By their very nature, such situations are complex. Ordinarily, you shouldn’t be able to walk away from performing your part in a contract. That’s the whole point of a contract – it is like private law, you’re supposed to abide by it. If one or both of the parties didn’t want to be beholden to the contract they should not have agreed to it and there should be penalties for non-performance.
But these situations can and do arise. One of the two reasons covered in this article is that a contract has fallen because one of the parties who agreed to it was not permitted to enter into the contract. This was exactly what happened when the Morgan Guaranty Trust Company of New York (part of JP Morgan Chase) sold and interest rate swap to a county (Lothian Regional Council) in Scotland. It is worth noting that interest rate swaps are precisely the sort of contract which smart contract promoters foresee as being the most suitable for running statelessly as a Smart Contract. We’ll debunk the whole notion that you can pretend-away the state when you enter into a contract.
Unfortunately for Lothian county it turned out that UK counties were prohibited by statute from entering into this kind of interest rate swap deal. The contract contained the usual clauses for this type of interest rate swap covering early termination and the calculation of penalty fees. But these were useless for both the county and Morgan Guaranty because it wasn’t that the contract had been terminated early by Lothian; it was that the contract could have never legally existed in the first place.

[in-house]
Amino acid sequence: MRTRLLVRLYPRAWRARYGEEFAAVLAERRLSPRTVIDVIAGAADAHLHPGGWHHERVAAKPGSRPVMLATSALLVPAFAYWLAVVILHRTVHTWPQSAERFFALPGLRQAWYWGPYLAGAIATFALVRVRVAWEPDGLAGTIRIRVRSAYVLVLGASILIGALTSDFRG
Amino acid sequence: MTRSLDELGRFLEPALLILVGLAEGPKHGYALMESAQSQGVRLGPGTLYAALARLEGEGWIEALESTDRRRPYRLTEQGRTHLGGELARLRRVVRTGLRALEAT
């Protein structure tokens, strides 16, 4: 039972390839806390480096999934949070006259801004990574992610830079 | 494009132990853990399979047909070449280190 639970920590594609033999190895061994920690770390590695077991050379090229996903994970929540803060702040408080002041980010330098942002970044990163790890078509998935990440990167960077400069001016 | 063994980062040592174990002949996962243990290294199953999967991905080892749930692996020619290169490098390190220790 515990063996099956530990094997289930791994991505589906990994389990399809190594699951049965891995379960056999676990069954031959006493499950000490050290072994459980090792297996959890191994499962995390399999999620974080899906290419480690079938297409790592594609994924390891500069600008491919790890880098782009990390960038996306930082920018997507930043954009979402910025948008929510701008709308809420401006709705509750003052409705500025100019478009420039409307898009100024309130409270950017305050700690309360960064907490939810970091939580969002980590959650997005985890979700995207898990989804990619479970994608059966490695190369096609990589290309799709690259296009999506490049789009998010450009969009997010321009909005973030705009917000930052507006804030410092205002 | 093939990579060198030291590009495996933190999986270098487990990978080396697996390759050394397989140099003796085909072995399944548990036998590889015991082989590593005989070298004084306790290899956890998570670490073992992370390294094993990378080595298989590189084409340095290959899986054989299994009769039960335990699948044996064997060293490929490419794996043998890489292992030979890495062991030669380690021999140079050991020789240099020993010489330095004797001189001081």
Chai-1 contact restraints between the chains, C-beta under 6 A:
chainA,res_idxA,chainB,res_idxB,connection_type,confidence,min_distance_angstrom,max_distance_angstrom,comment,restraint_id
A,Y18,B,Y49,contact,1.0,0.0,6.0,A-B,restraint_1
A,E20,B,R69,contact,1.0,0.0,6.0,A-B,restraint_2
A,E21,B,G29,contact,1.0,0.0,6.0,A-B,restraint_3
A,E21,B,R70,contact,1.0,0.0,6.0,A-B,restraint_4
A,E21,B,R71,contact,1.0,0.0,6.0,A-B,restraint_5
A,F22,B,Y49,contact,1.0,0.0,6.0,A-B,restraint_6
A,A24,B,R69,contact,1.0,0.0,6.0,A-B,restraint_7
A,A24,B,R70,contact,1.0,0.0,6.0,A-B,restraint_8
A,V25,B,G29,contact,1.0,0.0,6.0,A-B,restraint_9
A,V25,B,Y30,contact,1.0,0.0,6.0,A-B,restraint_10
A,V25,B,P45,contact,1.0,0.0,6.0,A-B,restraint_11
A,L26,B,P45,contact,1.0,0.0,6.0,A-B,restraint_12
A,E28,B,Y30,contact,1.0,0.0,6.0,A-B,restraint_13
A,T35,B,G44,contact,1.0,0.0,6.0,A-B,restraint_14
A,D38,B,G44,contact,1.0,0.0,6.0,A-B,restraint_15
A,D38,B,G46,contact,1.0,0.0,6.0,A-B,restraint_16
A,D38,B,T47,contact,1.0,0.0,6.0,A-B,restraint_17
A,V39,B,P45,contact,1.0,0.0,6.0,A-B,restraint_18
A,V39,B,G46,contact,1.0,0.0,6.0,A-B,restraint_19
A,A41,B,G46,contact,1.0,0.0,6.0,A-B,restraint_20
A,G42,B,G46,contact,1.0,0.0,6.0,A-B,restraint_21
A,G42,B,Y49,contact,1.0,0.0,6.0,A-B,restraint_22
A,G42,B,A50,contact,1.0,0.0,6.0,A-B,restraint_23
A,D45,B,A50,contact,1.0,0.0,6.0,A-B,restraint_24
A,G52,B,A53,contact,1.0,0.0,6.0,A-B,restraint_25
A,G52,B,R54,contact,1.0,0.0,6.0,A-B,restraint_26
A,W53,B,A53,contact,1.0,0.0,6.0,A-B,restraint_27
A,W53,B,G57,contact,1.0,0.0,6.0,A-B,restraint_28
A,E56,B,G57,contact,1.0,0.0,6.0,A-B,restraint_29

So what happened when the music stopped and the UK Supreme Court (then known as The Law Lords) ruled that all interest rate swap contracts between counties and banks were voided?
Well, sometimes the banks were in the money and the counties had to eat losses and sometimes it was the other way round. In the case of Morgan Guaranty and Lothian county it was the county which had, for once, benefitted from the swap. Morgan Guaranty had continued to pay out on the contract right up until it had been voided and sought to recover its losses. But Lothian country had some of Morgan Guaranty’s money and wasn’t about to give it back. The county argued that it was entitled to sit on its gains right up until the point where the contracts were ruled as fallen.